Steamed glutinous rice with pork ribs in lotus leavesWrapping glutinous rice in aromatic leaves is a sure way to create irresistible parcels, which is why almost every Asian cuisine has their versions of sticky wonders.

In Indonesia, for example, you can find Lemper Ayam, a beloved local snack made with glutinous rice wrapped and steamed in banana leaves, filled with chicken or fish.

Pulut Panggang, a fantastic dish from Malaysia,  uses glutinous rice first steamed with coconut milk, then wrapped in banana leaves and grilled over fire, to imbue the rice not only with the aroma of the leaves but also a wonderful smokiness.

Perhaps the most famous example is Chinese Zongzi (粽子), glutinous rice wrapped in bamboo or reed leaves and cooked through steaming or boiling.  Zongzi comes in various sizes and shapes depending on which part of China it is from, and the fillings could be either savory or sweet, and typically include any of the following goodies:  pork, chicken, dried scallops, salted duck egg yolks, peanuts, chestnuts, red beans, mung beans, and Chinese dates,

Shaping Zongzi correctly requires some hands-on practice, and is not something one can learn easily just by reading a recipe or watching a video.  That’s why I’m introducing an easier version here.  Call it free-form Zongzi if you will, this dish does not need advanced wrapping skills to make.

It does, however, require you to take a slower approach to food.  You see, to fully flavor the pork ribs, you need to marinate them for at least 12 hours.  To turn the rice into something utterly soft, sticky, and unctuous, you need to soak them for hours followed by extended steaming.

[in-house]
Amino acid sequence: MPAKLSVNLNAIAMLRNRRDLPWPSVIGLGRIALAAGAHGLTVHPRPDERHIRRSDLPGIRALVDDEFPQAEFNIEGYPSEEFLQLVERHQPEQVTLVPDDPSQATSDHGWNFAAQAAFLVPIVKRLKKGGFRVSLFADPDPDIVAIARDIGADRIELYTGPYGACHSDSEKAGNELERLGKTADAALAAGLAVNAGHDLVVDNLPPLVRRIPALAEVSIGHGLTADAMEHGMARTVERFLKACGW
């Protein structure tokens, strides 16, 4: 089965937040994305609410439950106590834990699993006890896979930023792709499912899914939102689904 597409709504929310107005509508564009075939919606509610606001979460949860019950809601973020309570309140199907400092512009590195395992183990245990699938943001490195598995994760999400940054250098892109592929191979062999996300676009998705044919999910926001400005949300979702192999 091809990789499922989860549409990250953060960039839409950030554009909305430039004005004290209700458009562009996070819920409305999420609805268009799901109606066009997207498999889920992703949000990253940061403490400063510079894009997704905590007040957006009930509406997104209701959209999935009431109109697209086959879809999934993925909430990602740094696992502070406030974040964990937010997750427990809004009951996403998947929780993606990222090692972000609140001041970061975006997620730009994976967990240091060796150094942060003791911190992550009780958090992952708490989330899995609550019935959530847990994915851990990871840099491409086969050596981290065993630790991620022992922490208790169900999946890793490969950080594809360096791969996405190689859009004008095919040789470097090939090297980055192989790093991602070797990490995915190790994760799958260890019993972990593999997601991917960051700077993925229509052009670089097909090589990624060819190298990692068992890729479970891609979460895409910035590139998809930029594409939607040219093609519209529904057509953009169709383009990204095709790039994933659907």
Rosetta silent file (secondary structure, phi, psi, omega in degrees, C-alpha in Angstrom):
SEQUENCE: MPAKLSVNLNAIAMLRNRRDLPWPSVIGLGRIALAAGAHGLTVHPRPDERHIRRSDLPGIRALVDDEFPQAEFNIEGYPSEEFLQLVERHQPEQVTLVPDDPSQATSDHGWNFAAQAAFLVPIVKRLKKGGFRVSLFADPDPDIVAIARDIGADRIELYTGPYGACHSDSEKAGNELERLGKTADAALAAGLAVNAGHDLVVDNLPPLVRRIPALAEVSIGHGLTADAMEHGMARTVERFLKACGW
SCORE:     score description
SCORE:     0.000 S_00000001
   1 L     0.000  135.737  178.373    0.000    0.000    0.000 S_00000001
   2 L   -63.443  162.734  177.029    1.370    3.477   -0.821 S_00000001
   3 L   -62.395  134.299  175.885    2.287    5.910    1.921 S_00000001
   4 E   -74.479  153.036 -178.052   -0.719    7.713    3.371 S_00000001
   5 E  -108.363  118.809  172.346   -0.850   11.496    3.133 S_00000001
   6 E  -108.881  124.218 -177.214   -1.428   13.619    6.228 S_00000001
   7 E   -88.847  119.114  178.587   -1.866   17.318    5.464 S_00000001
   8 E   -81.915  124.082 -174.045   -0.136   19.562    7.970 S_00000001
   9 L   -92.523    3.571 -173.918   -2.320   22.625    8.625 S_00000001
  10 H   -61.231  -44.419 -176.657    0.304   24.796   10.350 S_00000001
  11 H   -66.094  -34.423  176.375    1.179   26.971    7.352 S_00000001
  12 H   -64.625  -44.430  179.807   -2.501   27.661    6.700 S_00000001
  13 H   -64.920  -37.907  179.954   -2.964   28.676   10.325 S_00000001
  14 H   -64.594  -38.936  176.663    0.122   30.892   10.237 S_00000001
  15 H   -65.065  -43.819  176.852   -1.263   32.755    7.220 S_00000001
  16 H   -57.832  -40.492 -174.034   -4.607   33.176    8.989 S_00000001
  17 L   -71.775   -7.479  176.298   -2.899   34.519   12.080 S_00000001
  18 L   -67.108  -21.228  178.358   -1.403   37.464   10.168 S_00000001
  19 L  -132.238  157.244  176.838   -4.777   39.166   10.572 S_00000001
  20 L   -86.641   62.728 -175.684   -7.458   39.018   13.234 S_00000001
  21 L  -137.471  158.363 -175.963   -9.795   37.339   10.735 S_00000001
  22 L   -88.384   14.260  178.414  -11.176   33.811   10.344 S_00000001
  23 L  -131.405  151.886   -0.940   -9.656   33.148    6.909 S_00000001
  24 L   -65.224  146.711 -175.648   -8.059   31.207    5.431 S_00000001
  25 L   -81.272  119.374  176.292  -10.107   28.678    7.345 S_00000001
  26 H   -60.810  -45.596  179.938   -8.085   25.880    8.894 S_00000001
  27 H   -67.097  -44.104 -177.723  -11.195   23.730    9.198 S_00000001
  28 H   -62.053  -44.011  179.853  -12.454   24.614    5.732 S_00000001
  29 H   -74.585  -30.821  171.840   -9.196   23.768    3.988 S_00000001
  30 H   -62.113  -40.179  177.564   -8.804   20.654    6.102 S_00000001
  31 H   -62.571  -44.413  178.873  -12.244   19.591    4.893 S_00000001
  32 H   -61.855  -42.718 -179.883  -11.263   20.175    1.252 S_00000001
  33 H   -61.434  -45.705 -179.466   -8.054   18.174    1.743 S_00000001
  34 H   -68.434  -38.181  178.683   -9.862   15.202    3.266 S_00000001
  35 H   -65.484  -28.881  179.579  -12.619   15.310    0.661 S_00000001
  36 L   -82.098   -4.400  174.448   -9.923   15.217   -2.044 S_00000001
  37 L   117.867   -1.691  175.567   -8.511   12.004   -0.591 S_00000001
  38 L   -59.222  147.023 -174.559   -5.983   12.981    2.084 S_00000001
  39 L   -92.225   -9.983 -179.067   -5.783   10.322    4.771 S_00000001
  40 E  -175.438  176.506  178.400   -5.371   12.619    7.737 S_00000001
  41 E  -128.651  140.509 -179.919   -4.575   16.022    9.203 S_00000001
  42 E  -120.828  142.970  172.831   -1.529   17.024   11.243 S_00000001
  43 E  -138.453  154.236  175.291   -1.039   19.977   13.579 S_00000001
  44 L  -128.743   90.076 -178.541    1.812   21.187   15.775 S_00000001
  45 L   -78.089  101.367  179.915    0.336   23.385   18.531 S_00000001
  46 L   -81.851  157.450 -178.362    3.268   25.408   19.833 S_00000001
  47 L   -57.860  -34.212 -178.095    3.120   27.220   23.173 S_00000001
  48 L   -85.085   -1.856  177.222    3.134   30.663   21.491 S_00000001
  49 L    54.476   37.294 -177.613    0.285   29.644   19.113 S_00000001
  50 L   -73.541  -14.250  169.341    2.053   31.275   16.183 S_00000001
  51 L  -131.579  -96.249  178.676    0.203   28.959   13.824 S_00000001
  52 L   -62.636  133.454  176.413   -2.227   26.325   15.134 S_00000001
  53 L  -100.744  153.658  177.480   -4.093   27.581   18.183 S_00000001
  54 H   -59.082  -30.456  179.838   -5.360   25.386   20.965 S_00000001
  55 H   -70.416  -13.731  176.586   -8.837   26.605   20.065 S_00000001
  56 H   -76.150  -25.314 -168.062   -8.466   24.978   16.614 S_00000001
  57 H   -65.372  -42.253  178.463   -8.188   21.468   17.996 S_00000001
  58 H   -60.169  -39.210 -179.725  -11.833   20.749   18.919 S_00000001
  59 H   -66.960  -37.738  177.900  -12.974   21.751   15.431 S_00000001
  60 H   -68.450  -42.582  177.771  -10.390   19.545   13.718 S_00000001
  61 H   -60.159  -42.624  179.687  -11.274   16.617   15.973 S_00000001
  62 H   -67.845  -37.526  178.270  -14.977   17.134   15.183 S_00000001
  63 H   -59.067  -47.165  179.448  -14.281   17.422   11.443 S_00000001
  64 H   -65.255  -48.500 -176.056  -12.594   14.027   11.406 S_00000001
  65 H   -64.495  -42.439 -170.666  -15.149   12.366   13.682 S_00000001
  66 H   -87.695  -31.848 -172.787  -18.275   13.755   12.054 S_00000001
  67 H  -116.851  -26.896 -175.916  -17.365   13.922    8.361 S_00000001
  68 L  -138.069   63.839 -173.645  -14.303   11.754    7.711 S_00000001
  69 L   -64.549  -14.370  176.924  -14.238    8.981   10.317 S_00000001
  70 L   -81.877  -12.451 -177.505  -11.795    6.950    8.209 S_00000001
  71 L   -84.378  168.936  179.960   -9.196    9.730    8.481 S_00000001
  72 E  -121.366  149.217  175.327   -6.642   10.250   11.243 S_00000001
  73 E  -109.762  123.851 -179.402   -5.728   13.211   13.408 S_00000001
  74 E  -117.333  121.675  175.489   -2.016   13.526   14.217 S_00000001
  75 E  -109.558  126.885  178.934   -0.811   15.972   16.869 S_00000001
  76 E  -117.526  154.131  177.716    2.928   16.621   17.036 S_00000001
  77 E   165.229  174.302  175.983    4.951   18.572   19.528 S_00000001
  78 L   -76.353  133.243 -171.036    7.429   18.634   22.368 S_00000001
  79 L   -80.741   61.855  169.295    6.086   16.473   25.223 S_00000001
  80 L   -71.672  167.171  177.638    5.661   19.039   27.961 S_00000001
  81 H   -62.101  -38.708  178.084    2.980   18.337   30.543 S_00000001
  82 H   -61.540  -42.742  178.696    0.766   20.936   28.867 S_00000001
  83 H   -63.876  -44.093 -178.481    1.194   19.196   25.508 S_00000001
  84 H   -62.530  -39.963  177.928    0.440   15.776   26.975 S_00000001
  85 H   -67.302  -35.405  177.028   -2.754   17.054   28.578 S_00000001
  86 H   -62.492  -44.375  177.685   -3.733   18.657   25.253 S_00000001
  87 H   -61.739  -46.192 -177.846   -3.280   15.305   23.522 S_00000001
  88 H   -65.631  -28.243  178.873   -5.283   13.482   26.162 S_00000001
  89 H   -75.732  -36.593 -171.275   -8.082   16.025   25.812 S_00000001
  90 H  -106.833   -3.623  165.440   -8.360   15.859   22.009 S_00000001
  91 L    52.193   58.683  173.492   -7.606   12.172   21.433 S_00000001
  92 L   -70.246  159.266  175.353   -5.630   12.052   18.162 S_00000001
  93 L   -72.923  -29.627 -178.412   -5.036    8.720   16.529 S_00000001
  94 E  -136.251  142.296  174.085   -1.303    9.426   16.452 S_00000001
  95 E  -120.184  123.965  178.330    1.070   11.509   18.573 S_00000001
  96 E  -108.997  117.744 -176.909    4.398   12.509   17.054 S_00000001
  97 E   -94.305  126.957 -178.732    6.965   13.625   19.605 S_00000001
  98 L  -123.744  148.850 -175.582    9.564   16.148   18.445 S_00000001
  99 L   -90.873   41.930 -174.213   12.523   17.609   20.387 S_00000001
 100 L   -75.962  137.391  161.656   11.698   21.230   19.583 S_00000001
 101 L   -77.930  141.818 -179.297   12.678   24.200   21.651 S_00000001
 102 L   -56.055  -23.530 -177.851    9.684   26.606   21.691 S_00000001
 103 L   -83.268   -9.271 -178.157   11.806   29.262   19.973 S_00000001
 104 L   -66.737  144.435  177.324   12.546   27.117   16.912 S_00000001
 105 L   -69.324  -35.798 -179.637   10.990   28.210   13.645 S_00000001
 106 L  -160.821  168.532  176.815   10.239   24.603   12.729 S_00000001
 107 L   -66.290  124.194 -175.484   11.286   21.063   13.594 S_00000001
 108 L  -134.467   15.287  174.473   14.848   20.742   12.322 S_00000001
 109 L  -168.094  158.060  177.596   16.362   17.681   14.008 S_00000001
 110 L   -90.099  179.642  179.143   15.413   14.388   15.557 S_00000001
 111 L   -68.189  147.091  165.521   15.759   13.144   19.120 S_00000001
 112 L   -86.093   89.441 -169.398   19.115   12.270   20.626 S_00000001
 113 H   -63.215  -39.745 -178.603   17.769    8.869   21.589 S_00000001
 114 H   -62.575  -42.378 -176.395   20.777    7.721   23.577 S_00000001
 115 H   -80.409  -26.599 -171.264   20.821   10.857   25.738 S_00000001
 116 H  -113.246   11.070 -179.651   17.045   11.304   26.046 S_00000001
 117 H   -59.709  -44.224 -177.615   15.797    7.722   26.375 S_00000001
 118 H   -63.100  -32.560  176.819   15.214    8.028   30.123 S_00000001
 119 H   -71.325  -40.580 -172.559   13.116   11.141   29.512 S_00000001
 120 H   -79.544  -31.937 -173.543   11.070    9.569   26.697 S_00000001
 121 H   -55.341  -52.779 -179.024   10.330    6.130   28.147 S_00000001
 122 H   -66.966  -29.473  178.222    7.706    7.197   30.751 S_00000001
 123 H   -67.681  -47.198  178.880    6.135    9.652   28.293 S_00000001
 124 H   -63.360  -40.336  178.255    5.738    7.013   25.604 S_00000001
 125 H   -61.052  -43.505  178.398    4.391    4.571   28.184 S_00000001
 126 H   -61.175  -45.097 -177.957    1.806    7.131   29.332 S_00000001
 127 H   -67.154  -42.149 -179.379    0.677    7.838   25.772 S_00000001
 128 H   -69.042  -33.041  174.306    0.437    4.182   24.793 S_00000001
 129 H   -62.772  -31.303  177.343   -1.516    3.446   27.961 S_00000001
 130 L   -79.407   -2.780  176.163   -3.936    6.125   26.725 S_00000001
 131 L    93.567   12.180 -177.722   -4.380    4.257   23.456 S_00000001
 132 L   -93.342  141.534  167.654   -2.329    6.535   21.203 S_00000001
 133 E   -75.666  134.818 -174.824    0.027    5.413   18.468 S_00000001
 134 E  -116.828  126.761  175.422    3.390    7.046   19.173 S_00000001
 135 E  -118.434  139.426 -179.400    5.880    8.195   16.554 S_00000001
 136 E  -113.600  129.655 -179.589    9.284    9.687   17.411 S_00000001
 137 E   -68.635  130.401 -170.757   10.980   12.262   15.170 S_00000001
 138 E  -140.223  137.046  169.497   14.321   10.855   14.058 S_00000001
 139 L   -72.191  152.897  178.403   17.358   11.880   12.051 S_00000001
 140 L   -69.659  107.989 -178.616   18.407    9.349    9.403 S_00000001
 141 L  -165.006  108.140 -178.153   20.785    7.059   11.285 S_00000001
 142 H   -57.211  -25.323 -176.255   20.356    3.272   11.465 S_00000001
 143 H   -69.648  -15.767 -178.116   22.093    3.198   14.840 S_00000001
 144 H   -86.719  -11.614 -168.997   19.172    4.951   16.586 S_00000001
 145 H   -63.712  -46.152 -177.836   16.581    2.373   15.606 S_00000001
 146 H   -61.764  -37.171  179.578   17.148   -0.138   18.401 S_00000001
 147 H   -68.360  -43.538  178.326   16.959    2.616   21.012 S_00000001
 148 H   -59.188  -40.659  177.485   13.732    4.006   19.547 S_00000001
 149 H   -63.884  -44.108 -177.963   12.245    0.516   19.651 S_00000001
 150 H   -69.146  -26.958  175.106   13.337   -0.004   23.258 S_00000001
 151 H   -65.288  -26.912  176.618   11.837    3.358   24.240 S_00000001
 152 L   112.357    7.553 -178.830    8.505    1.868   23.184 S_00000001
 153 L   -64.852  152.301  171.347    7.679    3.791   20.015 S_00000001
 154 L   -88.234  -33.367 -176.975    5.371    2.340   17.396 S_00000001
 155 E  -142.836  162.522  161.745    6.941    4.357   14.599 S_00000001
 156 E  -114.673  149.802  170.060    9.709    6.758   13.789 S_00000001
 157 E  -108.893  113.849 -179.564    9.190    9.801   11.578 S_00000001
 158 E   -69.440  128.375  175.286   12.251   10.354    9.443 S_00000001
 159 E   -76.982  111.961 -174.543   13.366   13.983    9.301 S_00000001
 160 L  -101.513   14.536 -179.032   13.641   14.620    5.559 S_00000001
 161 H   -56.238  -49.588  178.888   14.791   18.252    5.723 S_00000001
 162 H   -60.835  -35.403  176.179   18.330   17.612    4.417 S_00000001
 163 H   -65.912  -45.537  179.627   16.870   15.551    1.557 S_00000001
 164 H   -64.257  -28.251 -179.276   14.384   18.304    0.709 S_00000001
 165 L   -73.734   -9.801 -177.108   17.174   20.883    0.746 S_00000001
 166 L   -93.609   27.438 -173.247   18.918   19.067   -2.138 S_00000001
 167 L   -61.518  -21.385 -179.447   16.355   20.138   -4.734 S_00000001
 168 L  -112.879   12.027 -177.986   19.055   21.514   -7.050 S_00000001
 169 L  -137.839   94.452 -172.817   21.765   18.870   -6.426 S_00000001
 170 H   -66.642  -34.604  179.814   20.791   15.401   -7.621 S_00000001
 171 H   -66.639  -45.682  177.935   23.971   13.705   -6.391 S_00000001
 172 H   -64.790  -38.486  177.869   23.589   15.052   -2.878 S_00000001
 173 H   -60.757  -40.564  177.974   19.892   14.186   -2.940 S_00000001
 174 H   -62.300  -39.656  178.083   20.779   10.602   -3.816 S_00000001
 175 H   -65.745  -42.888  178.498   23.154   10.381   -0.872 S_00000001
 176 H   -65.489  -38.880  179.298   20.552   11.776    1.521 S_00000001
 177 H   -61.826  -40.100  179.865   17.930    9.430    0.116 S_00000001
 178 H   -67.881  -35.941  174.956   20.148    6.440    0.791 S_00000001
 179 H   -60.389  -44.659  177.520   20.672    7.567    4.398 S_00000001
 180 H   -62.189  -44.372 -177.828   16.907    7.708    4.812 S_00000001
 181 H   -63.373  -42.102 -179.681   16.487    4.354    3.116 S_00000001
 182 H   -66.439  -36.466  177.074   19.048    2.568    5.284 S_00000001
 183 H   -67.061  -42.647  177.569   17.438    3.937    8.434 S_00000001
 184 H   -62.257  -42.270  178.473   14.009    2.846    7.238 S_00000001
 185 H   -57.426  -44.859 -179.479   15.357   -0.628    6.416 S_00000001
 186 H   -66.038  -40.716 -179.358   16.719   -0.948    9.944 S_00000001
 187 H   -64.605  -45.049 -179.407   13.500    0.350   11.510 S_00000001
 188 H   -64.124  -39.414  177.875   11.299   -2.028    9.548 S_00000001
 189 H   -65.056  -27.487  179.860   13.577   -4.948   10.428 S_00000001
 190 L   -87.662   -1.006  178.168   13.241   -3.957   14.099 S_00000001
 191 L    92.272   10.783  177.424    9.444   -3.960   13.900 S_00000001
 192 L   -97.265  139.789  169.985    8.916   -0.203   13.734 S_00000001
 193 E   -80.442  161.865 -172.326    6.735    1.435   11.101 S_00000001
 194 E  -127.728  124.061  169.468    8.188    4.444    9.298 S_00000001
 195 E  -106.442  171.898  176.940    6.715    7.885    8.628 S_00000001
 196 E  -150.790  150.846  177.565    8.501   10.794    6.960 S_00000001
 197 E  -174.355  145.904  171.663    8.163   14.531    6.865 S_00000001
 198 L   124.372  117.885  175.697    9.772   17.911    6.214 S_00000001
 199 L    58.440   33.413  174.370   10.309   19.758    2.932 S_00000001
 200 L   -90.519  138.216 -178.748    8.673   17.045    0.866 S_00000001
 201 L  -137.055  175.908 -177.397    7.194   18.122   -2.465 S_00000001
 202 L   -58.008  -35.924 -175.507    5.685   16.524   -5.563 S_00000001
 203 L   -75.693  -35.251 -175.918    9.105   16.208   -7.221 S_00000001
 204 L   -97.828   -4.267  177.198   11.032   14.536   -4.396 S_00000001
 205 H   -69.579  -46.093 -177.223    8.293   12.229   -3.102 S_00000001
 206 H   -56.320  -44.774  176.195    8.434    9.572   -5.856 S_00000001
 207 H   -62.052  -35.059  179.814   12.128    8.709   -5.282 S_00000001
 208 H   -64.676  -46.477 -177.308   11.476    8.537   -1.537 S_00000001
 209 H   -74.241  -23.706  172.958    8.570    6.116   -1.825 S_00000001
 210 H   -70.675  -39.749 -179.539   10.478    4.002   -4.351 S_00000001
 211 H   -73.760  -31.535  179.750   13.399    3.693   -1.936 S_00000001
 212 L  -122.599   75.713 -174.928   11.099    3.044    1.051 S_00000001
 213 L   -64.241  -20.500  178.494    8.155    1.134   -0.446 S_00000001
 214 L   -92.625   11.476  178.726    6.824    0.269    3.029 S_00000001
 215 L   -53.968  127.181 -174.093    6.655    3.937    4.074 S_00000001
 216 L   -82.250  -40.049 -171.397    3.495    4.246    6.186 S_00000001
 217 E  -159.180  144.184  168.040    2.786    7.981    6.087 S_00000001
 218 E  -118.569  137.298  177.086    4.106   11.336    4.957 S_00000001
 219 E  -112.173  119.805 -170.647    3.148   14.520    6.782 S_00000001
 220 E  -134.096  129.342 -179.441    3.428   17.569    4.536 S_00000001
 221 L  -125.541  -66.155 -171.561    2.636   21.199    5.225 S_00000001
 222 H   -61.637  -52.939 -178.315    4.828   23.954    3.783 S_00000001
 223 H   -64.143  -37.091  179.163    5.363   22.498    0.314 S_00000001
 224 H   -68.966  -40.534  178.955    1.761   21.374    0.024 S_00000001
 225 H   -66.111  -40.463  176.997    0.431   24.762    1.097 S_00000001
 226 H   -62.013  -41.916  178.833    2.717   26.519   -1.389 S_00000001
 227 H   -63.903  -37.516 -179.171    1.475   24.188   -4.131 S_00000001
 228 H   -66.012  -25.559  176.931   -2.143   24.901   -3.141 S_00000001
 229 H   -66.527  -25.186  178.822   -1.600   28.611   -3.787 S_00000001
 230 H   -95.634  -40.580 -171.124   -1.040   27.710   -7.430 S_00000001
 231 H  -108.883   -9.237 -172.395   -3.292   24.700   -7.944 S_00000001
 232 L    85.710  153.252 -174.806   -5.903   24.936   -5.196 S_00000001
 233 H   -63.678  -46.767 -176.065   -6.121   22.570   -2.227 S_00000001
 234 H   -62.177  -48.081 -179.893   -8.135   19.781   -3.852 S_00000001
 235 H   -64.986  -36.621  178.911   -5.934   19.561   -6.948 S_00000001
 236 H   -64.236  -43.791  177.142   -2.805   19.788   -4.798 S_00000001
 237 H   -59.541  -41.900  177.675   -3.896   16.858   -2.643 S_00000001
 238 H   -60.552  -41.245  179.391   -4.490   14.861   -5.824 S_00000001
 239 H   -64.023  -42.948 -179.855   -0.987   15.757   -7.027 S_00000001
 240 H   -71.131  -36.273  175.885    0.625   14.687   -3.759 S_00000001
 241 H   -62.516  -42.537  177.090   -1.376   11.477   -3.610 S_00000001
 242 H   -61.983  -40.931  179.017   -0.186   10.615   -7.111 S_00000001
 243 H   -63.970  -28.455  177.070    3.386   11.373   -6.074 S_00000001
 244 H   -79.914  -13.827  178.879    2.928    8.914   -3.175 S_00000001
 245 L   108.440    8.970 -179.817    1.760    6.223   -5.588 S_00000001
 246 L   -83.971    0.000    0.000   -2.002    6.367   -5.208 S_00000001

But as you will find out, there is much to be gained when you invest time in preparing this dish, or any food you eat in general: you eat better!


Steamed glutinous rice and pork ribs in lotus leaves

Makes 2 servings


1 cup glutinous rice
1 lb (450 g) pork ribs.  Ask your butcher to cut the ribs through the bones into 1-inch (2.5 cm) strips.
2 dried lotus leaves.  Banana leaves work equally well.
1 scallion, thinly sliced

1 tablespoon light soy sauce
1 tablespoon dark soy sauce
1 teaspoon sugar
1/2 teaspoon grated ginger
1 teaspoon Shaoxing wine


  1. Cut the pork ribs between the bones into small pieces.  Mix them with the ingredients for the marinade and marinate in the refrigerator for 12 to 24 hours.
  2. Soak the glutinous rice in cold water for 8 hours, and drain well.
  3. Soak the lotus leaves for 2 hours, or until they are soft and pliable.
  4. Combine the rice with the pork ribs and the marinade, and mix well.  Lay the lotus leaves on top of each other, making sure you cover up any holes or cracks.  Place the mixture in the center of the leaves, and fold in the sides of the leaves to make a parcel in the shape of a cheese wheel.  Secure with kitchen twine.
  5. Place the parcel in a steamer and steam over medium-low heat for 90 minutes, or until the rice is soft and sticky and the ribs are tender.  Check from time to time to make sure there is sufficient water in the pot to generate steam; add water as needed.
  6. Unwrap the parcel.  Garnish with the scallion and serve immediately.
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